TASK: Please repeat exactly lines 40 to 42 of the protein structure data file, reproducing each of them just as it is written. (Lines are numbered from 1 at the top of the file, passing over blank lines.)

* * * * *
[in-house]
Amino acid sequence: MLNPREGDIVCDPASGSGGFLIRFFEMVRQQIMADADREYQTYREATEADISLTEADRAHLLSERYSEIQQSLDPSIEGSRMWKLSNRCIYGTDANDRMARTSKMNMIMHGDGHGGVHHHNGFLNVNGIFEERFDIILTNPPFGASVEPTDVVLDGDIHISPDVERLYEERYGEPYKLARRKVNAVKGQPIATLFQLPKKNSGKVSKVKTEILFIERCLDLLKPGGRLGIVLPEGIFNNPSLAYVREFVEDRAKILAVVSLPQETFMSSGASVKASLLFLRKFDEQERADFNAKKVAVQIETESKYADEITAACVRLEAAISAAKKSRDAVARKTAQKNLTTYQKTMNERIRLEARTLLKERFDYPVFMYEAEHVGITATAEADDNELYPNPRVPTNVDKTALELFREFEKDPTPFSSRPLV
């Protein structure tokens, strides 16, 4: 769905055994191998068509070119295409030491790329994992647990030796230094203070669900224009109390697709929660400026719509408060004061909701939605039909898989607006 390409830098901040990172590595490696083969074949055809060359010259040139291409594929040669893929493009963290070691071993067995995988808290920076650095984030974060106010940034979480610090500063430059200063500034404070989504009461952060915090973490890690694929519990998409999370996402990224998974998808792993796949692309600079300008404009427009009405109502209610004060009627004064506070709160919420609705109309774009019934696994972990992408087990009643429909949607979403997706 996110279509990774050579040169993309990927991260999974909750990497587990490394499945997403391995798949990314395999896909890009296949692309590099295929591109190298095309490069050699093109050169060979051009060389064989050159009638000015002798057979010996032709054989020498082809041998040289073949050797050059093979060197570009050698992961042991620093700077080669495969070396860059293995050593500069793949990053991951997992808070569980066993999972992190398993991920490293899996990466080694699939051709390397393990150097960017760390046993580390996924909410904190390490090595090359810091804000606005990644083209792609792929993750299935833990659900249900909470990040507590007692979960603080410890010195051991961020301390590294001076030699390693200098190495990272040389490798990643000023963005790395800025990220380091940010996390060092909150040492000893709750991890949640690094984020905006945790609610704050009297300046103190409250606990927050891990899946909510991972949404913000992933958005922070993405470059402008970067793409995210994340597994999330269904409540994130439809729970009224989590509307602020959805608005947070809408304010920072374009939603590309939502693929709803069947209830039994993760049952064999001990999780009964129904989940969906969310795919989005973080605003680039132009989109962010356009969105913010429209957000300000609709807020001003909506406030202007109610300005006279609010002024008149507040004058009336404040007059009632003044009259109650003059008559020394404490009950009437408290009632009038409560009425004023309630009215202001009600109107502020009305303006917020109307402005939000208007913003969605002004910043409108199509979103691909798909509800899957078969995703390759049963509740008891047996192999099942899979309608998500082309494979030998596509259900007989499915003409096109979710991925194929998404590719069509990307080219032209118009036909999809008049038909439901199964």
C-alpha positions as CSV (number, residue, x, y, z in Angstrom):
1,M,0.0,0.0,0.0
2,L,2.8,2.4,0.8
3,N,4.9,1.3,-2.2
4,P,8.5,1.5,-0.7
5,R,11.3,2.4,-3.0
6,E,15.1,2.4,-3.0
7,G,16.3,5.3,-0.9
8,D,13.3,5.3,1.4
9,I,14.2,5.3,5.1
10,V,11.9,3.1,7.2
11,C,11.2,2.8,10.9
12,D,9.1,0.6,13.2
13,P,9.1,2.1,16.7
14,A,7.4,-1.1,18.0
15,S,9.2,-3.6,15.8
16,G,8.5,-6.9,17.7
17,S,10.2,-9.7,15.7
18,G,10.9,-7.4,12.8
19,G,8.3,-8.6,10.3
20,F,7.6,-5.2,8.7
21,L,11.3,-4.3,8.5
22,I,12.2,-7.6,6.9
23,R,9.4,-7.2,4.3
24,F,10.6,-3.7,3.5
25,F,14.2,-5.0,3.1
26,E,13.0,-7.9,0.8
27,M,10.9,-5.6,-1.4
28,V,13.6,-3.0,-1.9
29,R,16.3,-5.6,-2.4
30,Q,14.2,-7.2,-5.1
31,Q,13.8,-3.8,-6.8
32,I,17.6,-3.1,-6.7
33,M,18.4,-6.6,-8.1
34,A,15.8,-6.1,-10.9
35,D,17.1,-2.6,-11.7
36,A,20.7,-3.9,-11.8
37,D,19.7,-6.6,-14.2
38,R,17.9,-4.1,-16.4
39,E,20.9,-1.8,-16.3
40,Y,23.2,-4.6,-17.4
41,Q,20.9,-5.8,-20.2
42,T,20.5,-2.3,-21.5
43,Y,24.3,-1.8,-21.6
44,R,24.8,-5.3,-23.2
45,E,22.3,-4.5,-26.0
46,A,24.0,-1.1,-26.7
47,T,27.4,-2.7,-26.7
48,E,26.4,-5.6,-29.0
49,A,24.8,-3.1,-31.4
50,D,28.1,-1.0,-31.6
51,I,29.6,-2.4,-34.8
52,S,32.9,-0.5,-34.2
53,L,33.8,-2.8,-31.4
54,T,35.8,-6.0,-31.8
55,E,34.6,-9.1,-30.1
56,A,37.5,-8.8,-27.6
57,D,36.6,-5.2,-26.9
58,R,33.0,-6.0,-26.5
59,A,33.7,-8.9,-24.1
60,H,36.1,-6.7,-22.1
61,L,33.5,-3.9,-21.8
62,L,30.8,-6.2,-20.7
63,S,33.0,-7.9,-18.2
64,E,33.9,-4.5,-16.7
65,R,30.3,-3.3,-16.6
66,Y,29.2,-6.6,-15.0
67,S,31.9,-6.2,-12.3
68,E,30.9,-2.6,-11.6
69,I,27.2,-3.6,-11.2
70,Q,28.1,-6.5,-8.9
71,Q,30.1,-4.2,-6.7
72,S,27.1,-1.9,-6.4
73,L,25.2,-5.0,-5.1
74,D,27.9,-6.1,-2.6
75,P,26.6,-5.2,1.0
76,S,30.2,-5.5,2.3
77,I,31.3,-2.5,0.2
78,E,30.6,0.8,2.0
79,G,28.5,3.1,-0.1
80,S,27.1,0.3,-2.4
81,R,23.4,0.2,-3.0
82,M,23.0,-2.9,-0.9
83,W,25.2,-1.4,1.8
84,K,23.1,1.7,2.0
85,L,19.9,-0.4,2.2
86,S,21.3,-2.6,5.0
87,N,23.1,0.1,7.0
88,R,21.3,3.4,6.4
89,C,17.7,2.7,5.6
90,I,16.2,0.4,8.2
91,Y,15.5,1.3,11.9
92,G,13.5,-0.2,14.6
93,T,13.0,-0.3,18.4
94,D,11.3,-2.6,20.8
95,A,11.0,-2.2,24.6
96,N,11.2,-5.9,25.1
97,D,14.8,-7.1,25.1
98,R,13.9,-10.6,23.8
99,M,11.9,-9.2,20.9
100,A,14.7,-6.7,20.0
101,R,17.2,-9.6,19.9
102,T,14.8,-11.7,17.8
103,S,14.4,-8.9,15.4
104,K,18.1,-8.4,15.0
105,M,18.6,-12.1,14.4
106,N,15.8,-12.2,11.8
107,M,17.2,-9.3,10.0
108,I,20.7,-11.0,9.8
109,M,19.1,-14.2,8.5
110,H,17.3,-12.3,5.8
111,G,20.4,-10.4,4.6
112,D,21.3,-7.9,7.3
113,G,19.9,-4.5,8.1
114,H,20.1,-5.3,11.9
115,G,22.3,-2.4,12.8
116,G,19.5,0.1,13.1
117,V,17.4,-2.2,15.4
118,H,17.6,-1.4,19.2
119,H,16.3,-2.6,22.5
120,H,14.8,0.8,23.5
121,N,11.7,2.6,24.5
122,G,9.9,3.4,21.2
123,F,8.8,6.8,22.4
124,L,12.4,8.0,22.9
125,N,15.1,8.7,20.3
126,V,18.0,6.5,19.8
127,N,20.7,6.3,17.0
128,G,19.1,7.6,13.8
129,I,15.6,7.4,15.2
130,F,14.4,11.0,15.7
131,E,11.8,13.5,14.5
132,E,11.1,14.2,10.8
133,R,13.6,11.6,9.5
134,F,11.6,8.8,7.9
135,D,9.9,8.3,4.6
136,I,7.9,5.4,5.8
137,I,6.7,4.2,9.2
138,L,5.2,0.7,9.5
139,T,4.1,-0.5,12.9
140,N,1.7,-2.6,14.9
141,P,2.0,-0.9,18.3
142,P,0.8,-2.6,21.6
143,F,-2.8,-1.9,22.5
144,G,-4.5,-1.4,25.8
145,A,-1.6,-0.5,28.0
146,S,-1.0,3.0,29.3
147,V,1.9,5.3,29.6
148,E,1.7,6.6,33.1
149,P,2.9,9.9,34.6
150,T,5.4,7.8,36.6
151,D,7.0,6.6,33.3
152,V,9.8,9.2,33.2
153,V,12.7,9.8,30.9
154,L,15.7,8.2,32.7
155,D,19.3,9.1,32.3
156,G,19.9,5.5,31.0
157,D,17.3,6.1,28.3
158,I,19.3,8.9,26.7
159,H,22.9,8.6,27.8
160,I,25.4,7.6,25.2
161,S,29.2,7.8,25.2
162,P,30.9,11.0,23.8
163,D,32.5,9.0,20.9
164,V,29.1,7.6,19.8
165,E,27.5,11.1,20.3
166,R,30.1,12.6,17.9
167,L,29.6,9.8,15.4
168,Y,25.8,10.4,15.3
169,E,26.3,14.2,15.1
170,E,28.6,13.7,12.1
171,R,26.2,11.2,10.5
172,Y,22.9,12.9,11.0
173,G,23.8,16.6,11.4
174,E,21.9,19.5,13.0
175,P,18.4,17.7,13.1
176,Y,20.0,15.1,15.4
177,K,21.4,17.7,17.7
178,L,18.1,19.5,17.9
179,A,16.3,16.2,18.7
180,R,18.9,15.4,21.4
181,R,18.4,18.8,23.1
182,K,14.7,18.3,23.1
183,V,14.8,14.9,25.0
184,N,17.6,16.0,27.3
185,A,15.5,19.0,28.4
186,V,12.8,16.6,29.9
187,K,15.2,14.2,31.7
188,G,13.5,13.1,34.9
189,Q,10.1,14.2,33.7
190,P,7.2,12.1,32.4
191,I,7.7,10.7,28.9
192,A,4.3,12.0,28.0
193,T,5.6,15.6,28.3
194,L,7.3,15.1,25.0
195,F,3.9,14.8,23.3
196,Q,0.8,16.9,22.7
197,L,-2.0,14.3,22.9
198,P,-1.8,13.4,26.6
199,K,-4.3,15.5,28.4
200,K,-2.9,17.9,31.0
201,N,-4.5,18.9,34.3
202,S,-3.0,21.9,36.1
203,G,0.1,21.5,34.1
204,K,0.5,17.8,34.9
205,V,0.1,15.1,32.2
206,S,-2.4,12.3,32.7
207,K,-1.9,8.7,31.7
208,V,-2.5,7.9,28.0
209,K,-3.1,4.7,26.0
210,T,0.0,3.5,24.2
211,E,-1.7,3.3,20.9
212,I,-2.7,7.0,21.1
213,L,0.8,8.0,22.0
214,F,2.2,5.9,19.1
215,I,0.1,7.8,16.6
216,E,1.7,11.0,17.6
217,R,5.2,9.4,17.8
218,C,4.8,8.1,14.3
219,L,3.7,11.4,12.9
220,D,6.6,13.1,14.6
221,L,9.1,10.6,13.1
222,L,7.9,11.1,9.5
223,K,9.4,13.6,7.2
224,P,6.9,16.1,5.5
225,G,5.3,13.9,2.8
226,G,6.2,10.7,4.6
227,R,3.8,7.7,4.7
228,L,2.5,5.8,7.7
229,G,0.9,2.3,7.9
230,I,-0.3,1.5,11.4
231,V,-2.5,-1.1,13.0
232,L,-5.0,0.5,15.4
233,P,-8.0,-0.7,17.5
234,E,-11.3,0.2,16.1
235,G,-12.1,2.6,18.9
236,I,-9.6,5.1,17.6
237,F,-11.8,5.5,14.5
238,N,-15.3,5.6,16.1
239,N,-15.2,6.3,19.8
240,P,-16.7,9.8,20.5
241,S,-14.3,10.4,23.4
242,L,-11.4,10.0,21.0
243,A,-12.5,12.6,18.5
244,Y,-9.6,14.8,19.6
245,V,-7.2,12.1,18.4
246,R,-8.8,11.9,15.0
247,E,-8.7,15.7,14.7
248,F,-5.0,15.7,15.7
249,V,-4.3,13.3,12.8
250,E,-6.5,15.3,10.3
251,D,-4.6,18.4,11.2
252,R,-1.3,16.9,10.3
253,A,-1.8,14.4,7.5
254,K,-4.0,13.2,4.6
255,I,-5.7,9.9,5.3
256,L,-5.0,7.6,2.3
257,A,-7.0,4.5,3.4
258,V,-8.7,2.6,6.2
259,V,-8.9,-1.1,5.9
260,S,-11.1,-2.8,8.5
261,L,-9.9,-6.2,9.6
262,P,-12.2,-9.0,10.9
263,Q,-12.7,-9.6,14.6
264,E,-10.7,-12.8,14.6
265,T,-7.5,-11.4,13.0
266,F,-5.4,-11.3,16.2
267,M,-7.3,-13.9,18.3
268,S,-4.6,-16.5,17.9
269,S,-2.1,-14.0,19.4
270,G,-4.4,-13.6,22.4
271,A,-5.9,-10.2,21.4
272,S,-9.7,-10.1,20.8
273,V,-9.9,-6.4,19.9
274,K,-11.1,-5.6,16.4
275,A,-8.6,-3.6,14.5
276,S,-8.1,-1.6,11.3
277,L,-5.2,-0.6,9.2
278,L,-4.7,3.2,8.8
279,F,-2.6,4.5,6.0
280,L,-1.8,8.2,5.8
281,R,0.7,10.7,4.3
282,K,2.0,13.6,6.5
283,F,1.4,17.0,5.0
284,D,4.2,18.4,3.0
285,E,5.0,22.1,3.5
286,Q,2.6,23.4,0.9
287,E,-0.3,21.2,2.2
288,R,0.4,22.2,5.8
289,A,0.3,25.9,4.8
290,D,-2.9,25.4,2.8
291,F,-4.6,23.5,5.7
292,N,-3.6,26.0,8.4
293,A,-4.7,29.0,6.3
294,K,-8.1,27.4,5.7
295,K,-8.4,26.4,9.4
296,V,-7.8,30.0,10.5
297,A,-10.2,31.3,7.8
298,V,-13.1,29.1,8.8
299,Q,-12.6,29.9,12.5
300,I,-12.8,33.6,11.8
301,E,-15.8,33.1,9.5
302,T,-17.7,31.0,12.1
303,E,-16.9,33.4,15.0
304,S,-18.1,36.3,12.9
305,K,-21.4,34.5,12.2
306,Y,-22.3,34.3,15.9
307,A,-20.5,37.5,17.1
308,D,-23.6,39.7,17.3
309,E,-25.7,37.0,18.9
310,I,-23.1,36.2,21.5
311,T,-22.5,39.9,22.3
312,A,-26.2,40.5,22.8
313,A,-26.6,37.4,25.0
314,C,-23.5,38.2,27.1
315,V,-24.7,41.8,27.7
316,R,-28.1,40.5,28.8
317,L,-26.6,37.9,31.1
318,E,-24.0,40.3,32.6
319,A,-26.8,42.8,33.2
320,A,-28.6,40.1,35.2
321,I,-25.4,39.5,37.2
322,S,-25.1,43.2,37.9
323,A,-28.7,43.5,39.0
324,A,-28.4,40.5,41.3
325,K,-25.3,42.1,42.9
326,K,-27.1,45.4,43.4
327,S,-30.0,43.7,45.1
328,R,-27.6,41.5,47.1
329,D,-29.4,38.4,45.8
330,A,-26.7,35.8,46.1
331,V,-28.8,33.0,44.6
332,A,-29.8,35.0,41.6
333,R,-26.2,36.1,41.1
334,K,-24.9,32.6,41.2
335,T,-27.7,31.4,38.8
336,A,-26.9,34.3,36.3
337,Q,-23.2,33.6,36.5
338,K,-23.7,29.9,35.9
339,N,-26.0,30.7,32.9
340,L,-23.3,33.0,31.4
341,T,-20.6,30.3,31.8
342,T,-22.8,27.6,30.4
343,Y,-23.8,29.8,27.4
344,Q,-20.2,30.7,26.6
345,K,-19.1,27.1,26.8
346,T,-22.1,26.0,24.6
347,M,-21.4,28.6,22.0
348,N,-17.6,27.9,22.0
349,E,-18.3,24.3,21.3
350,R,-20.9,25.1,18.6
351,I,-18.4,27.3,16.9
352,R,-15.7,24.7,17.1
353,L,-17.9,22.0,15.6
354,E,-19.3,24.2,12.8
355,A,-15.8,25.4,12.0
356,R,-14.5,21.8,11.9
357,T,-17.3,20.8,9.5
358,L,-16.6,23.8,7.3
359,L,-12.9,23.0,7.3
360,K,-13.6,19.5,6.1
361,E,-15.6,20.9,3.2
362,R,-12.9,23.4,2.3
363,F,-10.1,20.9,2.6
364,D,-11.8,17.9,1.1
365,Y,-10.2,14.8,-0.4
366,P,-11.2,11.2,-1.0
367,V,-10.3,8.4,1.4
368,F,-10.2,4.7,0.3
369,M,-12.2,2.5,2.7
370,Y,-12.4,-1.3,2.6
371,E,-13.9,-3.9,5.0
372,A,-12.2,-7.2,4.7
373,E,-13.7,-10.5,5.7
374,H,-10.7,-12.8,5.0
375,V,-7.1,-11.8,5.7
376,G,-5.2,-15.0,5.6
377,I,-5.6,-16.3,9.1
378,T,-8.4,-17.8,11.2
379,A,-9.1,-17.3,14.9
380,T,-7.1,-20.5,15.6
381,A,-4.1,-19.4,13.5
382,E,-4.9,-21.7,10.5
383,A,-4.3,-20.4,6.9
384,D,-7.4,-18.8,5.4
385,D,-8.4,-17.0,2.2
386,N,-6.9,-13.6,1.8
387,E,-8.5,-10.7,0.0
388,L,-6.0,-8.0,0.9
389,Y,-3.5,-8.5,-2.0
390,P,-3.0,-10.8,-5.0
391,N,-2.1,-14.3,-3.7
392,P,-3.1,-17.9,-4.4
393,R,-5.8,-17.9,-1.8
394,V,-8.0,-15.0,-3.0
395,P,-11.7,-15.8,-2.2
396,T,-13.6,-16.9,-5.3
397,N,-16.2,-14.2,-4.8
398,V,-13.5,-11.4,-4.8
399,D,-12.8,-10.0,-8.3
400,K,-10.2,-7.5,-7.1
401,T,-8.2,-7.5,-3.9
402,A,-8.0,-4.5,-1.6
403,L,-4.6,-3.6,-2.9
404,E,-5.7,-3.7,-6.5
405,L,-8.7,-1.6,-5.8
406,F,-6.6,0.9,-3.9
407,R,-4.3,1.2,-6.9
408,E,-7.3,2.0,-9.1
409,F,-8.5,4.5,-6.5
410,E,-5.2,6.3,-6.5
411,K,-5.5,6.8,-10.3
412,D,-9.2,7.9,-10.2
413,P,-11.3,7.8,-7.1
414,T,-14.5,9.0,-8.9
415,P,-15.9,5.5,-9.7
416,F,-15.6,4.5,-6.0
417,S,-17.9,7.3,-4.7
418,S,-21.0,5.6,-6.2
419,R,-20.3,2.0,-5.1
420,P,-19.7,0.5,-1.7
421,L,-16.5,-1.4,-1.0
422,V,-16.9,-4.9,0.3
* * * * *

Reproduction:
36,A,20.7,-3.9,-11.8
37,D,19.7,-6.6,-14.2
38,R,17.9,-4.1,-16.4